UPDATED 28/3/13 (see sections labelled ‘UPDATED’
During my SXSW panel I presented a slide that showed the distribution of paid, active free, and inactive users of the two big streaming services Spotify and Deezer based upon the latest data for both services. What the numbers show is that inactive users is a big problem for streaming services, which in actual fact means that churn is a bid problem for streaming services. (Something I discussed last week).
Paul Resnikoff at Digital Music News and Stuart Dredge at MusicAlly have since written pieces about the data and something of a debate is emerging. But the important point is not whether Deezer has more inactive users than Spotify, but that streaming services as a whole have a problem with churn.
To illustrate the fact that this is not a Deezer problem I have created a new chart (below) that uses the latest available official numbers for all three types of users from both services. The most recent total user numbers for Spotify are Facebook app users and are therefore not official stats. The most recent official Spotify data for all three metrics is from year-end 2011 – when these numbers were filed in a company report – and for Deezer this means early 2013 when the numbers were quoted in the press.
UPDATED: Note that Spotify only ever mentions its total registered user number in company reports while Deezer have quoted theirs more frequently. So the Deezer numbers below are a more accurate representation of the current scenario whereas Spotify’s user base dynamics have changed markedly since end-2011. (Whether that translates into more or fewer inactive users we’ll have to wait and see.)
Retention is a Freemium Issue not a Spotify or Deezer Issue
What is clear is that both services have essentially the same distribution of users, with the vast majority of both services’ installed bases being inactive users. If you spread Spotify’s 2011 numbers over the course of the year, from the end of 2010 base numbers, this translates into Spotify acquiring 1.9 million new users every month but only keeping hold of 200,000 of them.
Again, this is not a Spotify problem, it is a fundamental issue with the freemium music model: many more people decide its not for them than continue using the service. Over time this effect will soften, as people become more familiar with the idea of on-demand streaming. But it will always be a key part of the mix for both free and paid users.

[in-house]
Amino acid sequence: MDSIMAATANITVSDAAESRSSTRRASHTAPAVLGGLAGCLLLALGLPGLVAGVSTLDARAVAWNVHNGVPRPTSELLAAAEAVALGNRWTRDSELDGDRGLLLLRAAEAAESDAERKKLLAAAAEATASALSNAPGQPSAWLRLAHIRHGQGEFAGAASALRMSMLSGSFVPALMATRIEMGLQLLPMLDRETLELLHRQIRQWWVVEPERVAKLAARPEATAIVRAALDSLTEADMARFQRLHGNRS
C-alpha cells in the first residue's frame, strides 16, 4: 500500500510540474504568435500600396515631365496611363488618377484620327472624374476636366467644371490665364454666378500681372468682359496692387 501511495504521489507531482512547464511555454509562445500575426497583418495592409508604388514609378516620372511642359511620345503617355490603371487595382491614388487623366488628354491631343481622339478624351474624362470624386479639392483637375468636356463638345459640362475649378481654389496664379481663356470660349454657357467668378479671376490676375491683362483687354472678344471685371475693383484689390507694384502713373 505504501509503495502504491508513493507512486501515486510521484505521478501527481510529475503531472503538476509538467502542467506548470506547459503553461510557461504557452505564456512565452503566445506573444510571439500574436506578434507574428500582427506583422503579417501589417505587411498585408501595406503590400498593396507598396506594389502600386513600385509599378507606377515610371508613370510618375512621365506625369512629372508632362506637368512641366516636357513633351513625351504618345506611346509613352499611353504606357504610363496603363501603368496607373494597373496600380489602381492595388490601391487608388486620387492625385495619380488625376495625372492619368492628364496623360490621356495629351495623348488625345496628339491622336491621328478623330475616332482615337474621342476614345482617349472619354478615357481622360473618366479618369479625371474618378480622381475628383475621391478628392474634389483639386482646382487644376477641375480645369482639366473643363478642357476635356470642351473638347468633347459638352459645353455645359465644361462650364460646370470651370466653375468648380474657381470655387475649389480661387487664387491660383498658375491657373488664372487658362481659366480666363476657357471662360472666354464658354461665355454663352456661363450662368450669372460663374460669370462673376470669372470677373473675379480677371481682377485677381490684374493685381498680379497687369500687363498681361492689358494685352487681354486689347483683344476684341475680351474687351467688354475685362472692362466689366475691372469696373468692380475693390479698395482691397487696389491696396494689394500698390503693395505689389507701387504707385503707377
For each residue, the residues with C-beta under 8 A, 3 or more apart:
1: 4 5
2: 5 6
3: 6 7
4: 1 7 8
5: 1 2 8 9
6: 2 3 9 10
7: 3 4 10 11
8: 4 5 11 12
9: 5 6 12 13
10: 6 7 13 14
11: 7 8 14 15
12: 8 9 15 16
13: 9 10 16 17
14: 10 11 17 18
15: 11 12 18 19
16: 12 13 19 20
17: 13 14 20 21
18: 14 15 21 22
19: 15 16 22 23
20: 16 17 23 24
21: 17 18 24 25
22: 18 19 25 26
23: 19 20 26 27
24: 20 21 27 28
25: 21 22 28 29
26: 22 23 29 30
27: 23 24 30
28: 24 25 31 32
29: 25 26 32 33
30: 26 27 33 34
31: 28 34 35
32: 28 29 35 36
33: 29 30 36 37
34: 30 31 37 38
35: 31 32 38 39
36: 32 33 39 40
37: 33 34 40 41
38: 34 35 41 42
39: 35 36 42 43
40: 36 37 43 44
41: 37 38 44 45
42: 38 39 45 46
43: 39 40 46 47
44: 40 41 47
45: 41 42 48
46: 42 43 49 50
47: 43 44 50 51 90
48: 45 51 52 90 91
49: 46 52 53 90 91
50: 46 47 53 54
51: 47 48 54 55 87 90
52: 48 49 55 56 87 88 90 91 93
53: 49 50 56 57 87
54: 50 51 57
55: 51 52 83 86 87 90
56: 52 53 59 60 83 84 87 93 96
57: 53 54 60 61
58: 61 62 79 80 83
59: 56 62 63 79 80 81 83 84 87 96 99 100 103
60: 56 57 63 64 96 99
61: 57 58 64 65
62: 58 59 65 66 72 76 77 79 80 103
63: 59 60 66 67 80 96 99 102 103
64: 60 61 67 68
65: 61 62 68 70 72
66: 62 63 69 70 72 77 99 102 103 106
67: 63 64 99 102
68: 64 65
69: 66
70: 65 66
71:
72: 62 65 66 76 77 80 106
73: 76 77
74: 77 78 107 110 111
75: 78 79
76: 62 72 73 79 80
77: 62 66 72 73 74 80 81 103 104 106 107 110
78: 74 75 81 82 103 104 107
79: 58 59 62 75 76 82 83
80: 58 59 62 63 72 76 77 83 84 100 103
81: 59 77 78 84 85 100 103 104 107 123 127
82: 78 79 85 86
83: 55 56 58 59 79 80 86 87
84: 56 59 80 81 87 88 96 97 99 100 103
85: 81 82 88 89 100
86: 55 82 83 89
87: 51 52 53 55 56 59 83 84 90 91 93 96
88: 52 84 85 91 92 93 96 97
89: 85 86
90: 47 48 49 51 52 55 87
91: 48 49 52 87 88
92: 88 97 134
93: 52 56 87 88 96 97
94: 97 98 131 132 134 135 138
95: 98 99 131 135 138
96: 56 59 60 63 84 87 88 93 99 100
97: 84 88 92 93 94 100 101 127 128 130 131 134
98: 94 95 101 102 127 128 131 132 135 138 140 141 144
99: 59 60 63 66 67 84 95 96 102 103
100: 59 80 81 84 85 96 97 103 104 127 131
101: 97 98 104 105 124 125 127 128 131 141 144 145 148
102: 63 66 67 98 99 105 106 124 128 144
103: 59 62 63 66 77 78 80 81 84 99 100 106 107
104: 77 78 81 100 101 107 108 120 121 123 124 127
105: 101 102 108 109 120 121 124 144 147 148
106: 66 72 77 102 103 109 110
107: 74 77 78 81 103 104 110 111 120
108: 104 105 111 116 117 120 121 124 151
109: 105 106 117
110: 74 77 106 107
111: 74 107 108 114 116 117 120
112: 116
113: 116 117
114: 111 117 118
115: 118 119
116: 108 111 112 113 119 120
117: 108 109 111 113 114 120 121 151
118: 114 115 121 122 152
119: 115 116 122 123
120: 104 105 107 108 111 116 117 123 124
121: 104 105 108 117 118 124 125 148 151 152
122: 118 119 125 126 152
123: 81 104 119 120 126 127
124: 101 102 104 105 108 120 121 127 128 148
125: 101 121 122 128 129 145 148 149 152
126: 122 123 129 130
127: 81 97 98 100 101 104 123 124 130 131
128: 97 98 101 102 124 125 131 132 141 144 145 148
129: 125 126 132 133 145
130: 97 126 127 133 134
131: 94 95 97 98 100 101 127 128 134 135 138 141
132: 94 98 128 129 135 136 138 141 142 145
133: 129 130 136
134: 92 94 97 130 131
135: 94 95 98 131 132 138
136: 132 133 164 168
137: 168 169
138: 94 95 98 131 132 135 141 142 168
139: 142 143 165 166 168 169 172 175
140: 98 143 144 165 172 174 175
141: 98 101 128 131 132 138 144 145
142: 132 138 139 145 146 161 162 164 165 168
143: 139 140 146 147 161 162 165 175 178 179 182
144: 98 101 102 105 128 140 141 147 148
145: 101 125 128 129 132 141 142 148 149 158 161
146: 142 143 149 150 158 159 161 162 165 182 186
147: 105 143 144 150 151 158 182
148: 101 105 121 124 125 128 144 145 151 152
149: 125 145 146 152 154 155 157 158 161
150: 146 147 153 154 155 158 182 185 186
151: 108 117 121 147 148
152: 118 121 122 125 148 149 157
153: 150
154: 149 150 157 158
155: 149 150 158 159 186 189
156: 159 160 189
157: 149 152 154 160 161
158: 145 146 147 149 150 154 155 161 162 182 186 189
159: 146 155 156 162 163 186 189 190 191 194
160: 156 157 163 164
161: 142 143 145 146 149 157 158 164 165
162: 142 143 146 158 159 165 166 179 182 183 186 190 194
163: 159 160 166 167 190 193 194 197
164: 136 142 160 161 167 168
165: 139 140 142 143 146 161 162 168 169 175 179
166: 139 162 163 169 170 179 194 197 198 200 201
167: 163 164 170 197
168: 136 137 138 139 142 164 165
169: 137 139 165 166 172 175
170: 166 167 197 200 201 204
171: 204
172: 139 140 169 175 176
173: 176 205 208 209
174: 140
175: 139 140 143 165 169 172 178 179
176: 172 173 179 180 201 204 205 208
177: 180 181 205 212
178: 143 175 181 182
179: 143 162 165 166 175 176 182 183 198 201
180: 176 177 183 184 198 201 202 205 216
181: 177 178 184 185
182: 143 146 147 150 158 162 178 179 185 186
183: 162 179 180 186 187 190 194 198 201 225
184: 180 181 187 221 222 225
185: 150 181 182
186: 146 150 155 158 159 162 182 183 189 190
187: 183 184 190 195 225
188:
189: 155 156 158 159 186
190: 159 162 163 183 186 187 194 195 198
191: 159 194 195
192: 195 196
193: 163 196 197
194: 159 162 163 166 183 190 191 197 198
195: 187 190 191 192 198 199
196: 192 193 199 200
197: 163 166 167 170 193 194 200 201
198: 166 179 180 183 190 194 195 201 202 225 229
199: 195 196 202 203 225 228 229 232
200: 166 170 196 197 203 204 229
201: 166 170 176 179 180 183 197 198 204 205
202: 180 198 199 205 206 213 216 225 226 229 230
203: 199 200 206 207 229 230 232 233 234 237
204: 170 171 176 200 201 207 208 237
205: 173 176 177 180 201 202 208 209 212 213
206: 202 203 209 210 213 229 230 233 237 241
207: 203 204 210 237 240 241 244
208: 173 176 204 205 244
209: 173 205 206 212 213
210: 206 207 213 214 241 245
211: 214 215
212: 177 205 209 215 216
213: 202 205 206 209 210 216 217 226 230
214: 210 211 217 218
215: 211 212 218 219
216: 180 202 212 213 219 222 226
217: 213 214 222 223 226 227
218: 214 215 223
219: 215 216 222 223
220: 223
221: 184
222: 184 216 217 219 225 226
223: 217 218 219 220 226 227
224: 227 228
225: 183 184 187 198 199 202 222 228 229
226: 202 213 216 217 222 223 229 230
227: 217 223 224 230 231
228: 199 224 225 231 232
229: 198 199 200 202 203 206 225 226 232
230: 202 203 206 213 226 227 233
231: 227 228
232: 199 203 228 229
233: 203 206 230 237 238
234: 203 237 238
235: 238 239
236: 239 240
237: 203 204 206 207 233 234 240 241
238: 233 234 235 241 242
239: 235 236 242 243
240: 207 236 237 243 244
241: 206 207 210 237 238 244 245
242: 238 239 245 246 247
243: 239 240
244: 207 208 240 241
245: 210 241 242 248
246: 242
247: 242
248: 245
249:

UPDATED: It is also not even just a music service issue. As I discussed in a previous blog post about Facebook, social networks like Google+ and Twitter also have a big issue with inactive users, as this chart illustrates. In fact only a quarter of Google+ users are active, as are less than half of Twitter users. As Daniel Ek correctly identified on Twitter, this is a problem that affects all businesses that have a free tier that requires registration.
Currently Deezer and Spotify are in growth stage and are more focused on acquisition than retention, but sooner or later they’re going to have to recalibrate their metrics if they want to move towards sustainable financial models. It can be done, as Rhapsody shows us, but it is not an easy task, and it also doesn’t leave a lot of spare cash in the kitty for aggressive growth.
Any established subscription business – such as a cable or satellite TV provider – will tell you that managing churn is the overriding strategic objective. Any subscription service – especially a nice-to-have like music – is going to be vulnerable to churn. But this does not mean that the music subscription business is fundamentally flawed, rather that the industry needs to start thinking in terms of a much more fluid movement of users than was ever the case for downloads. In the download model Apple locked in its customers with devices. Streaming services have no such asset – at least not yet.
Playlists Belong to Users not Services
With time, clear blue water will emerge between the value proposition of streaming services, and this should be considered not just as a loyalty driver, but also as reason for people to swap and change subscription services just as people swap and change cars. And for that to happen streaming services need to stop thinking about users’ playlists and libraries as the property of the streaming service to be used as velvet handcuffs and instead as the transferable property of the user, and by extension, the communal property of the marketplace.
Locking music consumers into devices sort of made sense for companies like Apple that were largely using music to sell hardware. But for companies like Deezer and Spotify that are just in the business of selling music – or at least access to it – there is no such justification. The subscription market is only just getting going and there is far too much green-field opportunity for services to get bogged down in internecine conflict. As MusicAlly’s Dredge correctly identifies, opening up Playlists could prove to be crucial to the long term validity of streaming and subscriptions (and Tomahawk is a great first step). But to really work, streaming services need to stop thinking about Playlists as their property and instead as the property of their users. That’s when services like Tomahawk could come into their own and it is when mainstream music fans will view streaming services with less scepticism. In the words of ShareMyPlaylists: Long Live The Playlist!